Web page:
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Revealed: The best law firms for training and quality of work 2019-20

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A number of law firms have been rated outstanding for their training and quality of work in Legal Cheek’s exclusive survey of over 2,000 trainees and junior associates.

The findings are based on two questions put to rookies at nearly 100 top corporate law firms across the UK.

They were asked to rate the training they received on a one to ten scale, with one described as ‘Barely any’ and the top score of ten defined as ‘Bear Grylls’. The respondents were then asked for their views on the quality of the work they were given, with options ranging from ‘Lord Sugar’ to ‘Lord Sumption’.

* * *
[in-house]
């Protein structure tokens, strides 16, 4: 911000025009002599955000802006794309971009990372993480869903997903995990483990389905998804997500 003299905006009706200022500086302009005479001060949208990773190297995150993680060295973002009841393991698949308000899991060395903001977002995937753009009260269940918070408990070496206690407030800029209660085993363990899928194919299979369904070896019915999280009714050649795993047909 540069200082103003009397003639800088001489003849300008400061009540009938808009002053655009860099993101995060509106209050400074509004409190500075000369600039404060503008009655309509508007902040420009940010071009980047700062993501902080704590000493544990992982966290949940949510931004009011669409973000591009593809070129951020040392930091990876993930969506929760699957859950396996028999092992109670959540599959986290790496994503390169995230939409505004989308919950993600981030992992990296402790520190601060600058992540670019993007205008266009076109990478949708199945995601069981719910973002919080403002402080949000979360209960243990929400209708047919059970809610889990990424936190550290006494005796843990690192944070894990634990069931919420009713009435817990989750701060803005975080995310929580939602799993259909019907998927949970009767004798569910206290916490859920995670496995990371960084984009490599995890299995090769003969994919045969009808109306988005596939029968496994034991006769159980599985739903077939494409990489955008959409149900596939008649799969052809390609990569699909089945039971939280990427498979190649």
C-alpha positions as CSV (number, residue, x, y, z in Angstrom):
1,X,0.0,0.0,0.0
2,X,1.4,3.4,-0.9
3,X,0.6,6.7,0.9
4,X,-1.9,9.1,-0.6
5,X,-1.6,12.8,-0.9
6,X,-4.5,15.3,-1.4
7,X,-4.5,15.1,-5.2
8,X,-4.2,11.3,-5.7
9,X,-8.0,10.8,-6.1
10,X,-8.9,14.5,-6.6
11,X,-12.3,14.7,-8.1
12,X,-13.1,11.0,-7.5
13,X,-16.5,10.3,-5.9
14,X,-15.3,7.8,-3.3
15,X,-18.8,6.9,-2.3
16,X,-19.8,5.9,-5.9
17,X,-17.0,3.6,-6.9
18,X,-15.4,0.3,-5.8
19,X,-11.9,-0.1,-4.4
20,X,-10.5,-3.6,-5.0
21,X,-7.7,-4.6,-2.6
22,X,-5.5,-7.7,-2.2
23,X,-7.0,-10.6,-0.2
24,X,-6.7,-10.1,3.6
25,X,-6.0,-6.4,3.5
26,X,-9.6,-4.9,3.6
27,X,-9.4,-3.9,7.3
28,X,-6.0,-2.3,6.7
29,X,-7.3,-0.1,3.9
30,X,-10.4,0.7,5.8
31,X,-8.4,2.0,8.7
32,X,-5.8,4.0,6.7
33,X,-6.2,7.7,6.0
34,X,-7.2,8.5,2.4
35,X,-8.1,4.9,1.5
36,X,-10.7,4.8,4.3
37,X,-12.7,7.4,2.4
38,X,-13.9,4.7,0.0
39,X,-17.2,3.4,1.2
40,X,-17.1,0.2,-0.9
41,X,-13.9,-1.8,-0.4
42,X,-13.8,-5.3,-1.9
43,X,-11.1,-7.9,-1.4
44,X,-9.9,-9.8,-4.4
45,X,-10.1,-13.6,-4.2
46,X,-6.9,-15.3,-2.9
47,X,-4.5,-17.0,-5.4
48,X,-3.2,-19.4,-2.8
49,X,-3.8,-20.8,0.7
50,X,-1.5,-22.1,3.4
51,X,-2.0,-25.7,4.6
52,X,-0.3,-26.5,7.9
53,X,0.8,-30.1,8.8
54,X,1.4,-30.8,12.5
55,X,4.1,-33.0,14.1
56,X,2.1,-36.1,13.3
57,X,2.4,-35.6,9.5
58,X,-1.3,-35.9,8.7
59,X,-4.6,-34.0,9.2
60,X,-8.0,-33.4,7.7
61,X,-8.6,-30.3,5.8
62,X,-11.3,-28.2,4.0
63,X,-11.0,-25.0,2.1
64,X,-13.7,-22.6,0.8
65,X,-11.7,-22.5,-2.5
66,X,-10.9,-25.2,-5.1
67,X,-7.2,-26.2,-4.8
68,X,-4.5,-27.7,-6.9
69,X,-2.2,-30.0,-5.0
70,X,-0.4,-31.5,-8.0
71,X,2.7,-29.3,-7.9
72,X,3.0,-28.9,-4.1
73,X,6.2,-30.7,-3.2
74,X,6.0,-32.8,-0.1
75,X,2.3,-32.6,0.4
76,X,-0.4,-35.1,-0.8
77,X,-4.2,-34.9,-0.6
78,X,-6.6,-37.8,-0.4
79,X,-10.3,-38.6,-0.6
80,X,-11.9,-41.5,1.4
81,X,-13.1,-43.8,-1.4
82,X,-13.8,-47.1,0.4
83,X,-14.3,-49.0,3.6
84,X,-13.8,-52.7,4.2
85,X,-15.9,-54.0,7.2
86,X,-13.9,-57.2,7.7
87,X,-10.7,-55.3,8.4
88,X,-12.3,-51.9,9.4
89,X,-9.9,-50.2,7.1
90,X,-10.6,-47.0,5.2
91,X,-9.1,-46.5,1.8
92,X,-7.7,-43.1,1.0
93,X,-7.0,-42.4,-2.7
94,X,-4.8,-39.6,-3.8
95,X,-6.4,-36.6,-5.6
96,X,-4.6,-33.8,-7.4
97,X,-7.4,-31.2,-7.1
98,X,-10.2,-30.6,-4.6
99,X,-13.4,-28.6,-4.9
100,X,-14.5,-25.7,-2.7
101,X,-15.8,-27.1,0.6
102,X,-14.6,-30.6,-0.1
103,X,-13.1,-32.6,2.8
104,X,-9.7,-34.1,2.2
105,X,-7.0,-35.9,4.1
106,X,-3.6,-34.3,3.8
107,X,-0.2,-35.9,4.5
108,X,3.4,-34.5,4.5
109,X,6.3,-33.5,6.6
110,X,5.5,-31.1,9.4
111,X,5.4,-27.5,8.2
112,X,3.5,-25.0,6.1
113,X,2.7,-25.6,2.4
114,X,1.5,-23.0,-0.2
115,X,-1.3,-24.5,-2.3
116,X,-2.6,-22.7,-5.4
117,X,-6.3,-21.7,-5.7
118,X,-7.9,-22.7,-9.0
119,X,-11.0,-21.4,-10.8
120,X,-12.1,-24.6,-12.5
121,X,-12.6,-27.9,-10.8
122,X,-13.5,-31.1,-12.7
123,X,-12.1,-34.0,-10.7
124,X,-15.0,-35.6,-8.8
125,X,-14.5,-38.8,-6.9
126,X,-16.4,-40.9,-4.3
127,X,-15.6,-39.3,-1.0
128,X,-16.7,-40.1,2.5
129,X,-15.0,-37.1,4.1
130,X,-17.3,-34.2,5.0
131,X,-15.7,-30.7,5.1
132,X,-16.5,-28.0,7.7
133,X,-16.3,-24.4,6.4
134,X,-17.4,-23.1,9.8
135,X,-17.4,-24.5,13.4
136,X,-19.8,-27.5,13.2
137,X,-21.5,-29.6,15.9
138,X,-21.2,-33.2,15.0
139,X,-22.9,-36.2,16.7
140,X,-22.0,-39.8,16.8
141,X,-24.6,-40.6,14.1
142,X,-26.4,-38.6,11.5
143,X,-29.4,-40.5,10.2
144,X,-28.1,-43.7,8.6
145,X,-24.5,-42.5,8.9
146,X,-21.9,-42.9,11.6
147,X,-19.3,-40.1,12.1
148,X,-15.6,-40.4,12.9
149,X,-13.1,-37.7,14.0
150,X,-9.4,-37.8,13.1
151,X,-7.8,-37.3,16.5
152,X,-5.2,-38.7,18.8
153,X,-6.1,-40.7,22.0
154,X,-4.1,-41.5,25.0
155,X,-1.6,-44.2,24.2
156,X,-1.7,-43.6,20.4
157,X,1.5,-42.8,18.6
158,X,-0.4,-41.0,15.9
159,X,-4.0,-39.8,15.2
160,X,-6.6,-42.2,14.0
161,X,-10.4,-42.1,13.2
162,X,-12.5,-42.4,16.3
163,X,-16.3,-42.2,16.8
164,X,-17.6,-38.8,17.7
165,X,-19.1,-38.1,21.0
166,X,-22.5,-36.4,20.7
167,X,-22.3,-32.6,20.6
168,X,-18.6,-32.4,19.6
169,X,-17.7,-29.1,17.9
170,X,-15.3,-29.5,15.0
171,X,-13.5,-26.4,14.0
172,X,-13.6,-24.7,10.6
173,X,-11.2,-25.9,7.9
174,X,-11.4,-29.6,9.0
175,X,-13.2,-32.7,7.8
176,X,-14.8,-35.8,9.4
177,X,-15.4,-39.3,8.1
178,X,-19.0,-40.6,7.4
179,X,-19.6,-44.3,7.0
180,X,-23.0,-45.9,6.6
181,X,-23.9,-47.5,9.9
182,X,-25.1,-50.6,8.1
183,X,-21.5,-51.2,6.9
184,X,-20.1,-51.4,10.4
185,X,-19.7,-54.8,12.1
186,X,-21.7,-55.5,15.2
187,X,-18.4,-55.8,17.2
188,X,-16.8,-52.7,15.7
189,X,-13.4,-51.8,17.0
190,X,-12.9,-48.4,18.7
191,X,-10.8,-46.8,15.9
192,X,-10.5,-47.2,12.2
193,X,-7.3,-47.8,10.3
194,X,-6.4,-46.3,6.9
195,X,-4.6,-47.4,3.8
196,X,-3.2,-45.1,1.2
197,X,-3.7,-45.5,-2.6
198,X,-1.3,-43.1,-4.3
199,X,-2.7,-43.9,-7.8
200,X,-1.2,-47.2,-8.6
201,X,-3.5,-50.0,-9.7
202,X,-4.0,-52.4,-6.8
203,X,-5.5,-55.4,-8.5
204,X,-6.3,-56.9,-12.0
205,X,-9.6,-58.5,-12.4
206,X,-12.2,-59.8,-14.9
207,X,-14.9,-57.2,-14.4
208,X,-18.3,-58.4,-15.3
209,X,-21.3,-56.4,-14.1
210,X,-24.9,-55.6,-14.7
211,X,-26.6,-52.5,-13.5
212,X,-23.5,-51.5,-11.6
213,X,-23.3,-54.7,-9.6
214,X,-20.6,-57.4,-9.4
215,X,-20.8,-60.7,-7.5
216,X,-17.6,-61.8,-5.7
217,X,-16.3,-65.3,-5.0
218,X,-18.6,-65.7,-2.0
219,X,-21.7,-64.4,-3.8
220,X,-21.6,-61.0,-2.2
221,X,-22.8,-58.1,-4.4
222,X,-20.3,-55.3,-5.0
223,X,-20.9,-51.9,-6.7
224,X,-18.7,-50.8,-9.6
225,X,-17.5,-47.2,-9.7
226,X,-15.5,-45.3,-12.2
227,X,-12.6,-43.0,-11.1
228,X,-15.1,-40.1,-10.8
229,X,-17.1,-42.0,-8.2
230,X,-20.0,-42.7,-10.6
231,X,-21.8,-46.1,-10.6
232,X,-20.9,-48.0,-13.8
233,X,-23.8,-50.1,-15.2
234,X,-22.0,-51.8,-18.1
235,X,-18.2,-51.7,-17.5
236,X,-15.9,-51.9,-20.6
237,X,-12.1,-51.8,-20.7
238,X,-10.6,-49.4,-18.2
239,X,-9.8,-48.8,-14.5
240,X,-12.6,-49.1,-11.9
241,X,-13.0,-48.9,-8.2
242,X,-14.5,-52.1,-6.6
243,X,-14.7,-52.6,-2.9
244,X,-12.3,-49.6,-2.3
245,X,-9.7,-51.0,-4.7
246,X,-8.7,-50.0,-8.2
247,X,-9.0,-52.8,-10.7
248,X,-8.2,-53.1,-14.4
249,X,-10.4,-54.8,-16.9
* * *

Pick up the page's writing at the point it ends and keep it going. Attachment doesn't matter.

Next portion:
A total of six law firms feature in the shortlist for both categories: Hogan Lovells, Irwin Mitchell, Macfarlanes, Mills & Reeve, Osborne Clarke and Taylor Wessing. Below are the results listed alphabetically:

Best law firms for training 2019-20

Baker McKenzie
Burges Salmon
Clifford Chance
Freshfields Bruckhaus Deringer
Hogan Lovells
Irwin Mitchell
Linklaters
Macfarlanes
Mayer Brown
Mills & Reeve
Osborne Clarke
Squire Patton Boggs
Taylor Wessing
Travers Smith
Womble Bond Dickinson

The 2020 Firms Most List – featuring the Legal Cheek Survey results in full

Best law firms for quality of work 2019-20

Forsters
Hill Dickinson
Hogan Lovells
Irwin Mitchell
Kirkland & Ellis
Latham & Watkins
Macfarlanes
Milbank
Mills & Reeve
Osborne Clarke
Ropes & Gray
Shearman & Sterling
Taylor Wessing
Weil Gotshal & Manges
Wiggin